Humility is often portrayed in a religious context as an ideal quality. It has something of an aspirational character; a saintly quality impossible to achieve. For psychotherapy to be effective the humility of the analyst may often be the essential element – something allowing them to acknowledge to themselves their similarities to their patient as non-judgementally as possible, an appreciation of their own shadow, and an opening to the suffering of their patient. Is something similar, possible, and even desirable for the psychiatrist, in the pressured and demanding environment in which they work?
Psychiatry has been seen in many ways as the poor cousin to the other medical specialities. In its turn it has often appeared as isolating from other disciplines which could help shed light on its mysteries and challenges. Looking at psychiatry as if it were itself a patient, can we shed more light on how it has found itself in this difficult place?
In this lecture these and other themes of humility in psychiatry will be explored from an analytical psychologist’s perspective.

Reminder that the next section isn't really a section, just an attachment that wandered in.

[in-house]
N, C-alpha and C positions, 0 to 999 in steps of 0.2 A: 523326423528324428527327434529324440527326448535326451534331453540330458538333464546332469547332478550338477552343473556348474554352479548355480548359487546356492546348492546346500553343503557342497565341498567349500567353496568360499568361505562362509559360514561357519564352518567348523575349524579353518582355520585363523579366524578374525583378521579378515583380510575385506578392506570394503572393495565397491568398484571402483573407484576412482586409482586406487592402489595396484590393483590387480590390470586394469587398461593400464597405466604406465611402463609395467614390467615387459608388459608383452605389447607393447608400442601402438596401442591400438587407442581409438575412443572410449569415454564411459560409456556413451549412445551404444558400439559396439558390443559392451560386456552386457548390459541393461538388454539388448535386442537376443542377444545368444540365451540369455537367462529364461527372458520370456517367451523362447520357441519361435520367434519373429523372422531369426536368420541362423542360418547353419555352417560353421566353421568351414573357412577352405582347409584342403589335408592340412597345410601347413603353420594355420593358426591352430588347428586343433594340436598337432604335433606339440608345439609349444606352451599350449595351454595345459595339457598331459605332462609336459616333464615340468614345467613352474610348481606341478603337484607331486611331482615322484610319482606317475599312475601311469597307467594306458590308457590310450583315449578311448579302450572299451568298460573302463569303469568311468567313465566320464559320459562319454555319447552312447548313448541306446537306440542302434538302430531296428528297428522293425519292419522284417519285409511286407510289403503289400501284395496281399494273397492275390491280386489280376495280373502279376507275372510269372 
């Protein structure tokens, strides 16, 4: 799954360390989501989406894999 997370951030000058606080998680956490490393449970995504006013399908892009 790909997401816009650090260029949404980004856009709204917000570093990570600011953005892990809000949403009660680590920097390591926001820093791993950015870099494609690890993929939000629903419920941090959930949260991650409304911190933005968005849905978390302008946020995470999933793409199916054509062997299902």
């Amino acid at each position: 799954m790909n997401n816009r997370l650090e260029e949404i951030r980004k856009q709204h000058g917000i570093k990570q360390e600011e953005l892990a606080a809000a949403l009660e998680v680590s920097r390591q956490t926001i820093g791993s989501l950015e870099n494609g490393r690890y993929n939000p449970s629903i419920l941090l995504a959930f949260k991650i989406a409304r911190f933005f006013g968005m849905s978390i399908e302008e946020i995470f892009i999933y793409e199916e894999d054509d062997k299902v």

How to register for ‘Humility and Psychiatry’:
Brian Stevenson has kindly agreed to give his talk via a Zoom webinar. You will be able to hear him and participate in discussion, via an Internet link from laptop, tablet or smartphone. This event is free to members and non-members, but you will need to register in advance. Once you have registered we will send you details of how to log in and how to use the Zoom webinar system. We are truly sorry that we can’t hold this as a meeting in person.
Register for ‘Humility and Psychiatry’
Speaker: Brian Stevenson
Dr. Brian Stevenson was from a young age fascinated by the mystery of the physical world and of existence, and on leaving school studied to acquire his first degree in Physics, while at the same time avidly reading Jung. Having worked as a physicist and engineer for a few years (in the field of magnetic resonance) he studied medicine, and went on to specialise in psychiatry and worked in addiction psychiatry and pain management. He studied at the Jung Institute, Zurich, qualifying from the newly formed ISAP Zurich in 2006. He left the NHS in 2015, and continues to work in private practice as a Jungian analyst. [Updated 2019]